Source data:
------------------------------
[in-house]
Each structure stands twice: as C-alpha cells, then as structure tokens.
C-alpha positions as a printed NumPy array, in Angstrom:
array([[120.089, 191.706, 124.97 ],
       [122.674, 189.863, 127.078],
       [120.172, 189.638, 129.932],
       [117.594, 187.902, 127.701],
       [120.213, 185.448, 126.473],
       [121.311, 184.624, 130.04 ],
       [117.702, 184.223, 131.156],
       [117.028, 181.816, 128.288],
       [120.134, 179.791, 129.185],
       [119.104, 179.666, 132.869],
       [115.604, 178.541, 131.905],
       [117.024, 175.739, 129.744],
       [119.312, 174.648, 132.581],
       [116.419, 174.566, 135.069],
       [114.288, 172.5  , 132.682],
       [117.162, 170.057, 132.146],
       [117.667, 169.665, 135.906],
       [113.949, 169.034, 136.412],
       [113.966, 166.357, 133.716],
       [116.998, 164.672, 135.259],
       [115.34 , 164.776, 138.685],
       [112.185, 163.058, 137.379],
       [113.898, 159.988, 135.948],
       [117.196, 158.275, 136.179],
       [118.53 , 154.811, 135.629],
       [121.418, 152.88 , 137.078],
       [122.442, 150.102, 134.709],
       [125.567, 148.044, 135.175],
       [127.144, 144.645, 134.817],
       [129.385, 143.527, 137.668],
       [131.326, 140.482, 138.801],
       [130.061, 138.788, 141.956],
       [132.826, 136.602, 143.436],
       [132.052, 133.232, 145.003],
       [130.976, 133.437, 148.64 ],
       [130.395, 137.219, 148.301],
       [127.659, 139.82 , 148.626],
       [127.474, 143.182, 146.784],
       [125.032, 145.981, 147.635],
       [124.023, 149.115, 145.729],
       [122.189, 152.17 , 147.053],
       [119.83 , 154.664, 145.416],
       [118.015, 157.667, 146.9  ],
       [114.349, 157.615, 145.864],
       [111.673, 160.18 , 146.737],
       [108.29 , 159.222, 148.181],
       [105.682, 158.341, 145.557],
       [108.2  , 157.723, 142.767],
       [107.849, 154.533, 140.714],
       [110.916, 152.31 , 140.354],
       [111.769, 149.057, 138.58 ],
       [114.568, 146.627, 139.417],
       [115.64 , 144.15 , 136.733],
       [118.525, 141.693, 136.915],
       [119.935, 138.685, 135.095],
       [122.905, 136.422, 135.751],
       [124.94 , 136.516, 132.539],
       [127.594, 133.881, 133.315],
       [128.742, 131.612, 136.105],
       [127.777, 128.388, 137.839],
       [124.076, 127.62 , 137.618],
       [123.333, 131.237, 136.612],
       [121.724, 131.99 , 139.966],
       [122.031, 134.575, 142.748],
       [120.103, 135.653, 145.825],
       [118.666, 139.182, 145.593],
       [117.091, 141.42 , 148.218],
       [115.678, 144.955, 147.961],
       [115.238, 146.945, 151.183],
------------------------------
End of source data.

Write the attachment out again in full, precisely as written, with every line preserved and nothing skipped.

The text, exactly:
[in-house]
Each structure stands twice: as C-alpha cells, then as structure tokens.
C-alpha positions as a printed NumPy array, in Angstrom:
array([[120.089, 191.706, 124.97 ],
       [122.674, 189.863, 127.078],
       [120.172, 189.638, 129.932],
       [117.594, 187.902, 127.701],
       [120.213, 185.448, 126.473],
       [121.311, 184.624, 130.04 ],
       [117.702, 184.223, 131.156],
       [117.028, 181.816, 128.288],
       [120.134, 179.791, 129.185],
       [119.104, 179.666, 132.869],
       [115.604, 178.541, 131.905],
       [117.024, 175.739, 129.744],
       [119.312, 174.648, 132.581],
       [116.419, 174.566, 135.069],
       [114.288, 172.5  , 132.682],
       [117.162, 170.057, 132.146],
       [117.667, 169.665, 135.906],
       [113.949, 169.034, 136.412],
       [113.966, 166.357, 133.716],
       [116.998, 164.672, 135.259],
       [115.34 , 164.776, 138.685],
       [112.185, 163.058, 137.379],
       [113.898, 159.988, 135.948],
       [117.196, 158.275, 136.179],
       [118.53 , 154.811, 135.629],
       [121.418, 152.88 , 137.078],
       [122.442, 150.102, 134.709],
       [125.567, 148.044, 135.175],
       [127.144, 144.645, 134.817],
       [129.385, 143.527, 137.668],
       [131.326, 140.482, 138.801],
       [130.061, 138.788, 141.956],
       [132.826, 136.602, 143.436],
       [132.052, 133.232, 145.003],
       [130.976, 133.437, 148.64 ],
       [130.395, 137.219, 148.301],
       [127.659, 139.82 , 148.626],
       [127.474, 143.182, 146.784],
       [125.032, 145.981, 147.635],
       [124.023, 149.115, 145.729],
       [122.189, 152.17 , 147.053],
       [119.83 , 154.664, 145.416],
       [118.015, 157.667, 146.9  ],
       [114.349, 157.615, 145.864],
       [111.673, 160.18 , 146.737],
       [108.29 , 159.222, 148.181],
       [105.682, 158.341, 145.557],
       [108.2  , 157.723, 142.767],
       [107.849, 154.533, 140.714],
       [110.916, 152.31 , 140.354],
       [111.769, 149.057, 138.58 ],
       [114.568, 146.627, 139.417],
       [115.64 , 144.15 , 136.733],
       [118.525, 141.693, 136.915],
       [119.935, 138.685, 135.095],
       [122.905, 136.422, 135.751],
       [124.94 , 136.516, 132.539],
       [127.594, 133.881, 133.315],
       [128.742, 131.612, 136.105],
       [127.777, 128.388, 137.839],
       [124.076, 127.62 , 137.618],
       [123.333, 131.237, 136.612],
       [121.724, 131.99 , 139.966],
       [122.031, 134.575, 142.748],
       [120.103, 135.653, 145.825],
       [118.666, 139.182, 145.593],
       [117.091, 141.42 , 148.218],
       [115.678, 144.955, 147.961],
       [115.238, 146.945, 151.183],